When I did the Boston and San Francisco Recap, I grouped the miles in the sections based on feelings and how/when things unraveled because in both races, I did find myself unraveling.  In Boston, I was able to hold it together a bit more than San Francisco.  Chicago was different.  I felt like it was a consistent 26.2 miles. We stayed relatively composed and consistent just about the entire time.  Our GPS watches were not very accurate with our pace so there were times where we weren’t completely sure if we were too fast or too slow, but we did out best to go by feel in those moments.

I will do my best to group the miles, but these are loose grouping because there really were no points that stood out.  Miles passed, doubt came and went, and we just kept pounding the pavement.  We both admitted to feeling moments where we weren’t sure we could hang with the other person but what it came down do was sacrifice.  I was willing to risk hitting the wall to stay with Bethany.  Attempting to PR involves risk-taking.  I took that risk in San Francisco and was smacked in the face by the hills.  In Chicago, I took that risk and it paid off.  Miles passed by and I never really felt myself letting go. In fact, there were moments I had to tell myself to GO. You’re not hurting, you feel better than at any other marathon, you’re prepared for this..why are you holding back? If you want it, you NEED to get out of this comfort zone and step it up.

Miles 1 – 13: Things felt good.  I had minor little aches that ignited some fear but I brushed them off and kept going.  The City was beautiful, I was doing what I love, I was keeping my mental game on point, and was doing consistent ‘body scans’ to make sure nothing was tensing up.  (A tactic I read from the book ChiRunning)  I would consider these miles, the ‘vigilant‘ miles. You just got to hit your splits and can’t really think/plan too much because it is still too early to make moves.

Miles 13 – 18:  My stomach was beginning to act up and I was getting nervous about potentially having to stop.  I was bummed that I was running into this issue again but I just told myself to ignore it and keep pushing.  Bethany and I caught up to the 3:15 pacers which was exciting because we started behind them meaning we were running a sub 3:15 gun time.  At mile 17/18, I told Bethany that I did not want to pass the pacers until mile 20. As soon as that statement came out, I felt a bit ashamed. I knew it wasn’t because I wasn’t feeling ready to pass them, it was because I feared that San Francisco would repeat itself.  This wasn’t San Francisco and I needed to run without being tainted by that experience.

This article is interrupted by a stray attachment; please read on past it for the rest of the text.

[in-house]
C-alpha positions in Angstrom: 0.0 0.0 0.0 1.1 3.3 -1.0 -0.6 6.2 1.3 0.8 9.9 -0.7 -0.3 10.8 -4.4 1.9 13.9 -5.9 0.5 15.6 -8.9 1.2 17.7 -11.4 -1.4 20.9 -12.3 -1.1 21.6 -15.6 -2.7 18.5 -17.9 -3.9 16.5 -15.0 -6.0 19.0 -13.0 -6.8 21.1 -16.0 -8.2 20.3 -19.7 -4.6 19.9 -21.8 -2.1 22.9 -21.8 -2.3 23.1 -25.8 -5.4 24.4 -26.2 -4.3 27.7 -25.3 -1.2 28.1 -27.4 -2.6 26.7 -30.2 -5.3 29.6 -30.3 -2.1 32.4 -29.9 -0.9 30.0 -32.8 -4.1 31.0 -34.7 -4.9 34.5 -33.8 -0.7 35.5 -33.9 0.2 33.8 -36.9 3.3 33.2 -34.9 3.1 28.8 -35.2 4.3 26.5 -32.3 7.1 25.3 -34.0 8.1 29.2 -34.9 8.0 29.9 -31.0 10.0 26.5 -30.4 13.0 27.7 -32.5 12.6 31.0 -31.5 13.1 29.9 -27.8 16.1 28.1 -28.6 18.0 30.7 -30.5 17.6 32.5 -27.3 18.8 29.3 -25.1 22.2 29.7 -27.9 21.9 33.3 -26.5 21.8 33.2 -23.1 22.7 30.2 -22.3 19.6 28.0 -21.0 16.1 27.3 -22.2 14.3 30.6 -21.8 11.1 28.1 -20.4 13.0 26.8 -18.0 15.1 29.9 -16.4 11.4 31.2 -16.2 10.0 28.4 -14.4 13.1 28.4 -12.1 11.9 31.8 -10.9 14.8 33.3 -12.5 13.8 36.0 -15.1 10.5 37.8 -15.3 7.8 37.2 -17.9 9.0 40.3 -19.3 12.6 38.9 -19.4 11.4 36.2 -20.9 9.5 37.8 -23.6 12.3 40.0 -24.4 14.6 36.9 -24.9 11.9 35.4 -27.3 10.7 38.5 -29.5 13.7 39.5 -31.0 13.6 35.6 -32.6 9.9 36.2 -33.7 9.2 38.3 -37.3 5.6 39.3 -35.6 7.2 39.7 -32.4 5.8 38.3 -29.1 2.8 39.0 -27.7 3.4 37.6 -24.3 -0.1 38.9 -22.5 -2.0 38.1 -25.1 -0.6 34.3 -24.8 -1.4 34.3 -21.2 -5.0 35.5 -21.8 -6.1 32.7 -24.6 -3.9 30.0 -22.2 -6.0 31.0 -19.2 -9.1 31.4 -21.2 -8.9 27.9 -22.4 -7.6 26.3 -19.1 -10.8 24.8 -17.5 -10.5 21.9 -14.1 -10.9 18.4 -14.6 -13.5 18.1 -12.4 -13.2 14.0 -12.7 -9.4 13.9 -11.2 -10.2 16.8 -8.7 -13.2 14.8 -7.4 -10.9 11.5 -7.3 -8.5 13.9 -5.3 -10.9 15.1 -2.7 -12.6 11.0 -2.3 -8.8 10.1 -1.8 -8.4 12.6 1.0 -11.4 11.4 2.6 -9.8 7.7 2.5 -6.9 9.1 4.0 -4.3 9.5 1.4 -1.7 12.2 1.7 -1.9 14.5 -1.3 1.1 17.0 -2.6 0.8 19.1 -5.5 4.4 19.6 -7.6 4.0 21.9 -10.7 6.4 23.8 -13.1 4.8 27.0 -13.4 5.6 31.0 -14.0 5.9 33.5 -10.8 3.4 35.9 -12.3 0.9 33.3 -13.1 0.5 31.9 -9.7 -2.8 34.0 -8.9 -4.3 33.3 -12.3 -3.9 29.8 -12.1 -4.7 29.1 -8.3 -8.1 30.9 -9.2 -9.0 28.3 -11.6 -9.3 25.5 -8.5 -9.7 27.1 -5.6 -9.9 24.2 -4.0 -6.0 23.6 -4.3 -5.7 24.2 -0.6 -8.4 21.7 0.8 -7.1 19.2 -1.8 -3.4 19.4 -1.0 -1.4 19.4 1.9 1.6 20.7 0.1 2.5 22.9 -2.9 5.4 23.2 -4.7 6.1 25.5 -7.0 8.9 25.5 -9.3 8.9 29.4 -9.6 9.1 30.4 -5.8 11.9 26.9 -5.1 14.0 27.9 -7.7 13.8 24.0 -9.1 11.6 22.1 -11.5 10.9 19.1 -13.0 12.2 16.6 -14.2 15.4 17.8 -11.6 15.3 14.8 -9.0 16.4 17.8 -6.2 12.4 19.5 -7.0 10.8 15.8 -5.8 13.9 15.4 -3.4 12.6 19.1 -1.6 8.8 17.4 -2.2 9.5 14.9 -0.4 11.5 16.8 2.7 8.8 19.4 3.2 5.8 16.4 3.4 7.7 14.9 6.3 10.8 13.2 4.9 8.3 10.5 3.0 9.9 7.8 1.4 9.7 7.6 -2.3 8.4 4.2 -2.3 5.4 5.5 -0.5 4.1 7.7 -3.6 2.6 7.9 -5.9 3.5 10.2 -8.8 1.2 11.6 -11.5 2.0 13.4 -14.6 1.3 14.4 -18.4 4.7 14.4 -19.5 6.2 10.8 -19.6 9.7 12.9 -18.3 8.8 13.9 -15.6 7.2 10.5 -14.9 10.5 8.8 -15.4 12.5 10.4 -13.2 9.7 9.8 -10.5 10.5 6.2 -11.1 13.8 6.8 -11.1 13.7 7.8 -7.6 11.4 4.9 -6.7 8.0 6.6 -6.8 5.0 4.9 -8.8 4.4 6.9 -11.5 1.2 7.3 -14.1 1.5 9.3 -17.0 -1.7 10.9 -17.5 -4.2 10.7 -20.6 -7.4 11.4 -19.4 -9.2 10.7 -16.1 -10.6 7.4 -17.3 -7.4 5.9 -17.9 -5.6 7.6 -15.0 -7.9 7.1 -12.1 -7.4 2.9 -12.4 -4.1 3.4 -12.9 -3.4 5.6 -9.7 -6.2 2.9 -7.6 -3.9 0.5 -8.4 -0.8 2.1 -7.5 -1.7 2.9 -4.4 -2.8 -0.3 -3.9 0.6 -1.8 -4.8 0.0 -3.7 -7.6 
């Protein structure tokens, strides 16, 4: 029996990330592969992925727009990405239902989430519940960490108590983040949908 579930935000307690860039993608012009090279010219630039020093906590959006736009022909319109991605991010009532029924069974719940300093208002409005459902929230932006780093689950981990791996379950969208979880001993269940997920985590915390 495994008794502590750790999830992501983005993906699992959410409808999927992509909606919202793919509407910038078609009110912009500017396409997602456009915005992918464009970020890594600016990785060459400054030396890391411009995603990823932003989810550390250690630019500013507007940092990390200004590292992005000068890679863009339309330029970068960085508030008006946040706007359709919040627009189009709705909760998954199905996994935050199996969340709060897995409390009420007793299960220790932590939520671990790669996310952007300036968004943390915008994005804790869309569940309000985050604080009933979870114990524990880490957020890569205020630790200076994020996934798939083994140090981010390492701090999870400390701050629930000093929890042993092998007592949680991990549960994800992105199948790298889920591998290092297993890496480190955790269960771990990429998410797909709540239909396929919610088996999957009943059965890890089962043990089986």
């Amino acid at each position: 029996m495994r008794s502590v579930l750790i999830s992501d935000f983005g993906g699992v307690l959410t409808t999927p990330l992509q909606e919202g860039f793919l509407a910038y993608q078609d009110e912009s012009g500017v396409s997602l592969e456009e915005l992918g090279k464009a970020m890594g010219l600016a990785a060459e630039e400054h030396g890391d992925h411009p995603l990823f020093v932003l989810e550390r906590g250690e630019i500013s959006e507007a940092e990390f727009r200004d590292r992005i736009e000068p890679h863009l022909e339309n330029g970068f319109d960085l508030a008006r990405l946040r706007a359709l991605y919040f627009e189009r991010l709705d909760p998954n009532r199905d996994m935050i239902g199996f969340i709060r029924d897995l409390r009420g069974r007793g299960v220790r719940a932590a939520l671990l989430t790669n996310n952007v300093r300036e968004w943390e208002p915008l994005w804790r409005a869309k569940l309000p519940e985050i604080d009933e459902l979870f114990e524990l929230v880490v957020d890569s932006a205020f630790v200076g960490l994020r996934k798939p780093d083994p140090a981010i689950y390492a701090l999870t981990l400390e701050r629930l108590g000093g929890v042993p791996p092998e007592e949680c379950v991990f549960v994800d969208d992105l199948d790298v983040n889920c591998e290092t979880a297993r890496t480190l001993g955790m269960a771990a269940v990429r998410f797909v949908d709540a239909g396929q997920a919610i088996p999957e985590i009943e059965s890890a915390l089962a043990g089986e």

Mile 19 – Well that didn’t last long. I was so sick of being elbowed by the people in the pace group so I sprinted out of that pack and in front.  Bethany – despite being confused and probably despising this abrupt change in speed – followed!

Mile 20 – 23:  These miles were spent talking myself up.  You need to start to go.  6 miles, 5 miles, 4 miles…this is nothing.

Mile 23 – 26:  I went.  Feeling pretty good at mile 23 with no cramps is something a marathoner does not experience very often.  I knew that this was a rare occasion and if I didn’t capitalize on it now, I would 100% regret it.

26 – 26.2 – A HILL. REALLY!?  I surged, grunted, surged, yelled and did just about every other embarrassing thing I could do approaching that finish line….Needless to say, I will not be buying the race photos.

The finish line was incredible.  I DID A 3:13.52!!! I was shooting for a 3:15 so this was just unbelievable.  Making this even more unbelievable was seeing Bethany cruise in seconds later for a 4 minute PR.  Everyone is deserving of a PR but she deserved this more than anyone I know. She spent winter, embracing the snow and embarking on long, cold runs..only to be confronted with heat at Boston causing her to run conservatively.  Admirably, she took that day with pride and fought on.  She spent the summer, fall and the 26.2 miles through Chicago fighting for something she earned on April 18th and she got it!

Race photos and I just do not get along.  I really do smile and wave!

I feel blessed more than I do proud.  I could not have achieved this time without having Bethany by my side pushing me to keep and hold the pace.  Celebrating the final product and the entire experience was so fun and I can’t wait to do it again soon!

Chicago Marathon 2016 – you were unforgettable! 🙂


Chicago Marathon Weekend


Chicago Marathon weekend was incredible for so many reasons. The Friday morning 2am wakeup and 5:30am flight was not one of the reasons but after a great night of sleep Friday night, I felt much better and the fun really began!

I tackled the expo Friday afternoon while we were waiting for our room to be ready.  We were dragging after an early wakeup, packed flight and long Uber ride to the hotel but the loud music and the awesome Nike fired me right up…and lit a hole in my wallet.